Cruise’s Commitment

Improving the quality of life in our cities, starting with San Francisco.

Safety rebranded


Our vehicles will help save lives

More than 100 people in the United States lose their lives in car crashes every day. Whether it’s a mother driving home to Bernal Heights or a son picking his parents up from San Francisco airport, we all know people who have been affected by the pain of car crashes.

When people ask us how it’s possible that a self-driving vehicle could be safer than a human driver, we explain that our vehicles never get tired, distracted, or drive under the influence. Our vehicles create detailed maps of any road they drive and use a redundant suite of sensors to understand their surroundings at all times. We also work with law enforcement, first responders, regulators, and community groups to improve the safety of the cities we serve.


injuries caused by road traffic collisions globally.


deaths caused by road traffic collisions globally

Cruise in Lunar New Year
Cruise’s Asian Pacific Islander employee group led Cruisers on a march alongside San Franciscans for SF's annual Lunar New Year Parade.

More sustainable

Breathe easier. Cruise vehicles produce zero emissions.

Breathing the air in San Francisco is like smoking 365 cigarettes a year. By 2050, 6.7 billion people will live in cities, which is 2.7 billion more people than today. Without change, what will our air quality look like then?

We’re working to bring on-demand ride-hailing to San Francisco with a fleet of electric, self-driving vehicles. We’ll only be able to bring about real change in our air quality with the help of every San Franciscan. Each ride in a Cruise is a small action towards collectively driving big impact on the environment in California and ultimately, the world.


California's total greenhouse gas emissions attributed to transportation

More livable

Fewer cars for more space

In San Francisco alone, there are 409,000 registered automobiles. If five San Franciscans replaced their car and used Cruise instead, we’d free up space equivalent to a studio apartment. As Cruise expands and private car ownership declines, empty parking spaces can transform into housing or a parklet in Hayes Valley. Choosing to ride in a Cruise has the potential to transform the landscape of our cities.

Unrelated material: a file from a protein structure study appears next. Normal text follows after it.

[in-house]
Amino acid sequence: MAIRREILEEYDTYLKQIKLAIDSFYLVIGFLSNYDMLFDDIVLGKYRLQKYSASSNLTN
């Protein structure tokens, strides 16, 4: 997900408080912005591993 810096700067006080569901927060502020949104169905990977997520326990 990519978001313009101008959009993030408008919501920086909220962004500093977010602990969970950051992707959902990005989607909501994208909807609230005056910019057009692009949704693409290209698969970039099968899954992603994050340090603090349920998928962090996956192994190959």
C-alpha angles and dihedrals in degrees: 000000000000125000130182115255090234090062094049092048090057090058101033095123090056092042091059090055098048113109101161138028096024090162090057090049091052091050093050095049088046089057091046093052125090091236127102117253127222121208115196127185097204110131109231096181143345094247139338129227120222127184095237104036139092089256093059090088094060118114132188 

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When people think about cool things that can happen in cities, it should be people at the parklet, at night, with the little lights overhead, with a fire pit and roasting marshmallows.

Todd Mason / Owner of Dandelion Chocolates

Giving back time

More efficient

Giving you back your time

The average American spends 290 hours a year driving a car. For San Franciscans last year, 116 of those 290 hours were spent in traffic. That’s longer than the average vacation.

Time is the one thing we can’t replace. We want to make your time in transit meaningful. When you enter a Cruise, you won’t be the one managing traffic. Instead, you’ll enjoy a personalized ride where you can be entertained, catch up on business, or just relax. Spend your time in transit how you want to, and get precious time back in your day.

Life is short as it is—you’re only awake 16 hours a day. For a lot of people, a few hours of that is wasted each day commuting, just driving a car. What a waste of human potential. To get back your time, that’s a gift. It's something worth working for.

Kyle Vogt / CTO, President, and co-founder at Cruise

More accessible

Designing for everyone

Transportation is the link to our community. But more than 6 million people in the United States with a disability routinely experience obstacles accessing the transportation they need.

Self-driving vehicles have the potential to help 2 million people with a disability join the workforce by solving for today's mobility barriers. We care deeply about making our rides accessible, which is why we conduct research with individuals across the accessibility spectrum. Through user interviews and co-design sessions, our ongoing community engagement shapes the accessibility features being designed into every Cruise. When we design with accessibility in mind, everyone benefits.

For the first time, people who are blind will be able to move freely over great distances without the assistance of other sighted individuals.

Anthony Stephens / Dir. of Advocacy & Govt. Affairs at American Council of the Blind